ESTATE OF: STELLA FABIAN, DECEASED APPEAL OF: LOUISE BENSON, SUSANNE SULLIVAN, GREGORY FABIAN, MICHELLE KRATZER AND JENNIFER SLADE
from the Decree Entered June 28, 2018 In the Court of Common
Pleas of Carbon County Orphans' Court at No(s): 16-9051
BEFORE: LAZARUS, J., KUNSELMAN, J., and COLINS, J.
Benson, Susanne Sullivan, Gregory Fabian, Michelle Kratzer
and Jennifer Slade (collectively, "Contestants")
appeal from the decree, entered in the Orphans' Court
Division of the Court of Common Pleas of Carbon County,
denying their appeal from probate of the Last Will and
Testament of Stella Fabian, Deceased ("Testatrix").
Upon careful review, we vacate and remand with instructions.
29, 1988, in which Testatrix left her entire estate to
Barbara and, in the event Barbara predeceased her, to the
following individuals: Robert Treskot, 10%; Carolyn Treskot
Kutta, 5%; Marie Krepics [sic], 10%; Susan [sic] Fabian (now
Sullivan) (great-niece), 10%; Michelle Fabian (now Kratzer)
(great-niece), 5%; Jennifer Fabian (now Slade) (great-niece),
10%; Louise Fabian (now Benson) (niece-in-law), 10%; Gregory
Fabian (nephew), 5%; the children of Katherine Kralik, 25%;
Mary Redline (niece), 5%; and Sacred Heart Church, 5%.
See Will of Stella Fabian, 12/29/88, at Item Third.
2014 will was admitted to probate on February 16, 2016, and
letters testamentary were granted to Marie and Charles. On
May 27, 2017, Contestants filed a "Petition for Citation
to Show Cause Why Appeal from Probate Should Not Be Granted
and Certain Writing Offered as Will Vacated." In their
petition, Contestants alleged that: Testatrix's 2014 will
was the product of undue influence exercised upon Testatrix
by Marie and Charles; Testatrix lacked capacity to execute a
valid will; the will was the product of fraud exercised upon
Testatrix by Marie; and the will was the product of a mistake
on the part of Testatrix and did not represent her true
testamentary intent. See Petition for Citation,
filed a response to the petition on July 7, 2016. Hearings
were held on January 18, 2107, April 20, 2017, and July 21,
2017. By decision and decree issued on June 28, 2017, the
court denied Contestants' appeal from probate. This
timely appeal follows, in which Contestants raise the
following issues for our review:
1. Did the Orphans' Court err by ruling that Georgia
Young, RN, was not qualified to offer an expert opinion on
mental capacity despite her special training and ten years of
experience making such assessments?
2. Did the Orphans' Court err as a matter of law by
concluding that Testatrix did not suffer from a weakened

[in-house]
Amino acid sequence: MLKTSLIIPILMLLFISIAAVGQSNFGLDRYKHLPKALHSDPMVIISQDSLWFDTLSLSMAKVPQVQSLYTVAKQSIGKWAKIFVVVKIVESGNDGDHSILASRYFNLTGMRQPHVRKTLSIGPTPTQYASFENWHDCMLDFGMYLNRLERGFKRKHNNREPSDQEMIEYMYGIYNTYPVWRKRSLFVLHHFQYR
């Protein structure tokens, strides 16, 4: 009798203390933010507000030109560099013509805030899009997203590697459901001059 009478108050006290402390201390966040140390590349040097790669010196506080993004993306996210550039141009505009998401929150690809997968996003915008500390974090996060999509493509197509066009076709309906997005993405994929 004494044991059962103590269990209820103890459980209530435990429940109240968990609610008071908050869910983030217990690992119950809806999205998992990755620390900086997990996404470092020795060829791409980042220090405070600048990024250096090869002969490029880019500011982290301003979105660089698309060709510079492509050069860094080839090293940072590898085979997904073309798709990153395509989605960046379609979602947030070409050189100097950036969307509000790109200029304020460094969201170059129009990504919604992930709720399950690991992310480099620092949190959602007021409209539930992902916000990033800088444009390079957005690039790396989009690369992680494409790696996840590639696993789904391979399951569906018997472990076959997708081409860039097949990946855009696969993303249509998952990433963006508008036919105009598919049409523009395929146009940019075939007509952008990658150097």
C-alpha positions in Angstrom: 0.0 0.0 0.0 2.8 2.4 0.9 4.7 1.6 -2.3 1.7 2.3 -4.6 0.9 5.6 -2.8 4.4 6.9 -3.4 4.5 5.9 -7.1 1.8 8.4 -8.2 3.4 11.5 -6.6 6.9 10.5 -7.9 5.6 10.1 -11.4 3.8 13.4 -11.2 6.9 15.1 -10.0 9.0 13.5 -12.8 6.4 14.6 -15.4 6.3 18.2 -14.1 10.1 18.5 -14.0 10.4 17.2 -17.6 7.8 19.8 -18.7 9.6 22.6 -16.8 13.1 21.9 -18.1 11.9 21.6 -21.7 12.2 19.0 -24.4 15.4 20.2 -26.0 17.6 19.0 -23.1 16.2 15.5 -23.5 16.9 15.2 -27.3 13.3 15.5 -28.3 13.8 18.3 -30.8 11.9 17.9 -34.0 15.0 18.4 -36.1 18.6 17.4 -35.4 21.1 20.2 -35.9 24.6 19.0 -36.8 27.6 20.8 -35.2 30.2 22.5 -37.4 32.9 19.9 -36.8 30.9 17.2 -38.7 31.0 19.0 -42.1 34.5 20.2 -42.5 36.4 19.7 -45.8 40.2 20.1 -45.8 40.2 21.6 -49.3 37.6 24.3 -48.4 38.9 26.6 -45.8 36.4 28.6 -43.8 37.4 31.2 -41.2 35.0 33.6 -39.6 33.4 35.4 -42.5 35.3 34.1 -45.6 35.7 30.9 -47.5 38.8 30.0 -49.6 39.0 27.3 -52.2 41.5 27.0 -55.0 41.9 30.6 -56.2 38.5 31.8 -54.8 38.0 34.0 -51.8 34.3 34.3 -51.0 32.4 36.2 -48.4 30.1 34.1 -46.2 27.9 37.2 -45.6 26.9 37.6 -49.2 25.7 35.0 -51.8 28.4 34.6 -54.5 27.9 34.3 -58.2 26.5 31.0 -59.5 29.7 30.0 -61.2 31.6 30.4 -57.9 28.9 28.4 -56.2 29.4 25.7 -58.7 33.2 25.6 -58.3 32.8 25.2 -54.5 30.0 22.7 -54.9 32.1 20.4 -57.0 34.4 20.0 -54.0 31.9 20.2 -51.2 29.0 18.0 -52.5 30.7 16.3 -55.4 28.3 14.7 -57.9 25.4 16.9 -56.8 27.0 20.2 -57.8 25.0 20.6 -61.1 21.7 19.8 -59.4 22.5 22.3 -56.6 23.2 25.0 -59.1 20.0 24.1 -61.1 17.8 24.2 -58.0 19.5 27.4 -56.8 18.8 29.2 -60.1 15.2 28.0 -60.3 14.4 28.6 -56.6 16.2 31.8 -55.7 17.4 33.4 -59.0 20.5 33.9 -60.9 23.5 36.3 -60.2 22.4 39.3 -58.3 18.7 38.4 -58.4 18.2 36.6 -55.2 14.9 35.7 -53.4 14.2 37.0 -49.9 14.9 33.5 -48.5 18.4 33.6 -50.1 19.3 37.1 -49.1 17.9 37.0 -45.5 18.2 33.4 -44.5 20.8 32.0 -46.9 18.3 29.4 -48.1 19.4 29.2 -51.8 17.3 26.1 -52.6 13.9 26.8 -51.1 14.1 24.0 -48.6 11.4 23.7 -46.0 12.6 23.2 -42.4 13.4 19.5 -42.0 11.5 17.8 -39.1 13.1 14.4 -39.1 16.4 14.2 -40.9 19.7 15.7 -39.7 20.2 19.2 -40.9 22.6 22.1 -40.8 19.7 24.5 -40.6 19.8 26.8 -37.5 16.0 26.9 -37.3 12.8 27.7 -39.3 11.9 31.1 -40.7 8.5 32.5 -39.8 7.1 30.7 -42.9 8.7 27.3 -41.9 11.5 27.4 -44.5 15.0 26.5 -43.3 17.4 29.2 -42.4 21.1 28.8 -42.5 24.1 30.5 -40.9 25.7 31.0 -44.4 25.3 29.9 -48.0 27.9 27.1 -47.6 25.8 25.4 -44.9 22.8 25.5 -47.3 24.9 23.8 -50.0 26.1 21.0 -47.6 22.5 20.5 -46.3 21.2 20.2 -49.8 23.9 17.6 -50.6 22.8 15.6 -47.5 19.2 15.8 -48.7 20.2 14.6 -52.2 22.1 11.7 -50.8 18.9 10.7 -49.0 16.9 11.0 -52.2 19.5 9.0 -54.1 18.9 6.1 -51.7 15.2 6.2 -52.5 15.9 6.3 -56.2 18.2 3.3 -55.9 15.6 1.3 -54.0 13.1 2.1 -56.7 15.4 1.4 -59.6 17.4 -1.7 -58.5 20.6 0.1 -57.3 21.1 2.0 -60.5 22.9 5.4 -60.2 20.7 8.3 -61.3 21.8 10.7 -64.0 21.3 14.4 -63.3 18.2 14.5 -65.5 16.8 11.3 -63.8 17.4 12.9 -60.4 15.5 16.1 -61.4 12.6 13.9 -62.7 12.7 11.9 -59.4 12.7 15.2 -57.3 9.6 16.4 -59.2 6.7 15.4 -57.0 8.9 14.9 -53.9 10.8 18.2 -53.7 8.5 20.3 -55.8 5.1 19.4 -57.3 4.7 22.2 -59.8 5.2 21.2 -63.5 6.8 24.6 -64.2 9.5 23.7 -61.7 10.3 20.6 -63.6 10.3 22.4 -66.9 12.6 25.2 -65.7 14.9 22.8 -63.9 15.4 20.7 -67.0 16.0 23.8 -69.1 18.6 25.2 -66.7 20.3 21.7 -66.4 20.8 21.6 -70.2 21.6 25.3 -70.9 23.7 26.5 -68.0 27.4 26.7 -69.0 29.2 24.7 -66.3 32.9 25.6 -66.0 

intellect where: (a) the court found that she could not
conduct her own affairs; (b) there was evidence that
Testatrix was cognitively impaired with moderate
Alzheimer's disease and could not make her own decisions;
(c) the Proponents provided the scrivener with the proposed
terms of the will; and (d) the court's findings of fact
mischaracterized the testimony of key witnesses?
3. Did the Orphans' Court err by not finding that
Proponents had failed to rebut the presumption of undue
influence, where Proponents presented no expert witnesses and
testified that they were heavily involved in procuring the
will and that Testatrix was easily influenced?
See Brief of Appellants, at 5-6.
first assert that the Orphans' Court erred in refusing to
qualify Nurse Young as an expert on mental capacity. Our
standard of review of a trial court's decision to exclude
expert testimony is very narrow.
The admission or exclusion of evidence, including the
admission of testimony from an expert witness, is within the
sound discretion of the trial court. . . . [W]e may only
reverse upon a showing that the trial court clearly abused
its discretion or committed an error of law. To constitute
reversible error, an evidentiary ruling must not only be
erroneous, but also harmful or prejudicial to the complaining
McClain ex rel. Thomas v. Welker, 761 A.2d 155, 156
(Pa. Super. 2000), quoting Turney Media Fuel, Inc. v.
Toll Bros., Inc., 725 A.2d 836, 839 (Pa. Super. 1999).
The standard for qualification of an expert witness is a
liberal one. "The test to be applied when qualifying an
expert witness is whether the witness has any
reasonable pretension to specialized knowledge on the subject
under investigation." Miller v. Brass Rail Tavern,
Inc., 664 A.2d 525, 528 (Pa. 1995) (emphasis in
original). It is not a necessary prerequisite that the expert
be possessed of all of the knowledge in a given field, only
that he possess more knowledge than is otherwise within the
ordinary range of training, knowledge, intelligence or
the Contestants offered Nurse Young as an expert with respect
to mental capacity and the cognitive abilities of patients
suffering from Alzheimer's disease and dementia. Nurse
Young testified that she was a registered nurse employed as
the director of nursing at Maple Shade Meadows, the personal
care home where Testatrix resided. She had held that position
for approximately four years. Nurse Young stated that her job
was to oversee the care of all residents, screen potential
residents, perform monthly assessments on all residents, and
perform admissions and discharges. She testified that her
assessments encompassed cognitive and mental function, but
that she had no special certifications related to patients
with Alzheimer's disease or dementia. However, Nurse
Young testified ...